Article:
The mayor of Kingston, Ont., is weighing in on a recent Ontario court ruling that calls “homeless camp” evictions unconstitutional.
Bryan Paterson suggests Kingston’s experience compared with the situation that led to the court ruling in southwestern Ontario is different.
In Kitchener, a provincial judge denied the municipality’s request to remove roughly 50 unhoused people from an encampment on a vacant municipally owned parking lot saying it violates the Charter of Rights.
For dozens of people living rough in Kingston – at an encampment along the K&P Trail and Belle Park – an eviction deadline is looming.
Campers have until March 21 before they will have to pick up their belongings and leave.
However, the Kitchener ruling has added a wrinkle to that timeline.
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“Here, the encampment is – it’s in public park space and along K&P Trail, so, certainly there is an argument that its space that should be available for other residents,” Paterson said.
The ruling in Kitchener-Waterloo came after two judges ruled against residents fighting to prevent encampment evictions at city parks in Toronto and Hamilton.
In those cases, the judges found there was enough space to accommodate the city’s homeless population.
Kingston recently opened up more than 60 shelter spaces to help those without a place to sleep, but is that enough?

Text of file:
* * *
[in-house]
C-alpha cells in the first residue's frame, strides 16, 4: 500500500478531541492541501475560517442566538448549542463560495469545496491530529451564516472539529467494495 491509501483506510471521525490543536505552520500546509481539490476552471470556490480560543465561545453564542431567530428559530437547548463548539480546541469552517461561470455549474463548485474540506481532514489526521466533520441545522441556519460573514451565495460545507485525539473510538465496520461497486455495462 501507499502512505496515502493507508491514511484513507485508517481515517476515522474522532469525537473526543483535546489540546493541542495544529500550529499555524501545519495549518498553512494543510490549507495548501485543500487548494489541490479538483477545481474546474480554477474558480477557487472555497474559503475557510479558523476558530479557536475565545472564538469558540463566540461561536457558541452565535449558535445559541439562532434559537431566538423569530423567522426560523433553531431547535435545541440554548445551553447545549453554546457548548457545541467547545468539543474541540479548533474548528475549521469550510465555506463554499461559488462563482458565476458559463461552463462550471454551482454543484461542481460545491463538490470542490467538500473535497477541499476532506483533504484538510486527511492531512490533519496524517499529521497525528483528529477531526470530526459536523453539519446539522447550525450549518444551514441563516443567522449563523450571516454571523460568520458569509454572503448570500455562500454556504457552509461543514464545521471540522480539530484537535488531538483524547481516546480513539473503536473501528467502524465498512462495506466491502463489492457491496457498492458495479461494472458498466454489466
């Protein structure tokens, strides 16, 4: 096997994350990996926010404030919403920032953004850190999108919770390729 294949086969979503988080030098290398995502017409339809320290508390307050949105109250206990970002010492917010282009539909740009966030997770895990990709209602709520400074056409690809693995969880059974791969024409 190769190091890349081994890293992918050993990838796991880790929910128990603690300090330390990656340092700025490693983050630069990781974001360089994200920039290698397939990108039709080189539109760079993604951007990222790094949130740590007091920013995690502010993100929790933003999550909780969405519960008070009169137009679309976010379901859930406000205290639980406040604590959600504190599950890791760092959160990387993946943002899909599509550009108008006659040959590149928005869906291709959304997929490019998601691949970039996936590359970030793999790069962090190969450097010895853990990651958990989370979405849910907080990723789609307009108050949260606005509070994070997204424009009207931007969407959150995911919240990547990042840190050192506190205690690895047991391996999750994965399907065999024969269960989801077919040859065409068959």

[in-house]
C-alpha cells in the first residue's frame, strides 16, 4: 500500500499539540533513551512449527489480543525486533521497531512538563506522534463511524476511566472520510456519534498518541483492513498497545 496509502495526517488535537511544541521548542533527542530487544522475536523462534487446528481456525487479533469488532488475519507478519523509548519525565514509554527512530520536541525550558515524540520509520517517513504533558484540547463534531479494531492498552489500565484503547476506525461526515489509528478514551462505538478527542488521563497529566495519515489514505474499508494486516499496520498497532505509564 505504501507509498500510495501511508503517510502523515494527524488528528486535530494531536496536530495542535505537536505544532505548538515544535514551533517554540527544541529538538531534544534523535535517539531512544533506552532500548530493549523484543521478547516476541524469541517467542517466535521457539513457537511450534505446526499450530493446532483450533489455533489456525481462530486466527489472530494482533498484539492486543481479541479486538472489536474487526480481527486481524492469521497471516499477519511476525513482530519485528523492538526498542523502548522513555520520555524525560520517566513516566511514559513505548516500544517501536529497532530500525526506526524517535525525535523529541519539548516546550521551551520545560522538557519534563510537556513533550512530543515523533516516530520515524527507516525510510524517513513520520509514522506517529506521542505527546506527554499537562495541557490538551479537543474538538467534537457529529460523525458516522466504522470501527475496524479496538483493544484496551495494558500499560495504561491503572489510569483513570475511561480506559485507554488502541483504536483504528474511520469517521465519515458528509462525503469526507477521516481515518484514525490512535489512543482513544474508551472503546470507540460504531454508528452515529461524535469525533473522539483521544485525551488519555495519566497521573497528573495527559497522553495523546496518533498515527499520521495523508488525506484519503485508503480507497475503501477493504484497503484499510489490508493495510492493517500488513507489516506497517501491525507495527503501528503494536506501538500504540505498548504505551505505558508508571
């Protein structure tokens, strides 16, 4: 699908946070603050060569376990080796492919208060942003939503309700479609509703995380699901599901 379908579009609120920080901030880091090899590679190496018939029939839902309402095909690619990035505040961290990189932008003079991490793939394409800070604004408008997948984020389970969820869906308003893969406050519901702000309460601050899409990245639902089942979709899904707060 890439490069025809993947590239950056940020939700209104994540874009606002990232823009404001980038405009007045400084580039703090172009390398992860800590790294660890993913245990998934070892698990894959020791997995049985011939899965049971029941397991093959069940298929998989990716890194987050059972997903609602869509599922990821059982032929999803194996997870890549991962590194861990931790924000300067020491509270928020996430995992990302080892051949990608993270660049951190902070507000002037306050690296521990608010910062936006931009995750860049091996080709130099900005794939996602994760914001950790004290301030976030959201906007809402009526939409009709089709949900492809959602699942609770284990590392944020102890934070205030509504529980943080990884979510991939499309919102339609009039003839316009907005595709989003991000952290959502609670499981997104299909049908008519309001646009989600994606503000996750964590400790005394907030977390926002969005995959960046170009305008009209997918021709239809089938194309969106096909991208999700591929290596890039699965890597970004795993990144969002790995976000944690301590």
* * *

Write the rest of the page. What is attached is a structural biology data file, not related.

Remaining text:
“There’s no question that the ideal way forward is a big increase in the amount of supportive housing in the city that would be a longer-term solution.”
The city has spent $18 million on support for the unhoused in the last two years, some of which was used to build the Integrated Care Hub.
Earlier this year councillors also decided to spend up to $149,000 for services at the encampment, including toilets, dumpsters and security.
But when it comes to filling the gap in the fight against homelessness, he calls these Band-Aid solutions.
“We need provincial funding, federal government funding in order to make that work and so that’s going to be a continued call and an advocacy push from me.”
“The municipality, the City of Kingston, and the province of Ontario have a partnership, the province needs to step up and they need to provide the funding so that the city can be successful in creating those accessible spaces,” city councillor Greg Ridge said.
The ruling in Kitchener is one that could have a trickle-down effect on municipalities facing similar issues, but at this point, only time will tell.
The mayor says next week he will appear in front of the provincial finance committee ahead of the provincial budget announcement in order to continue pushing for help in Kingston.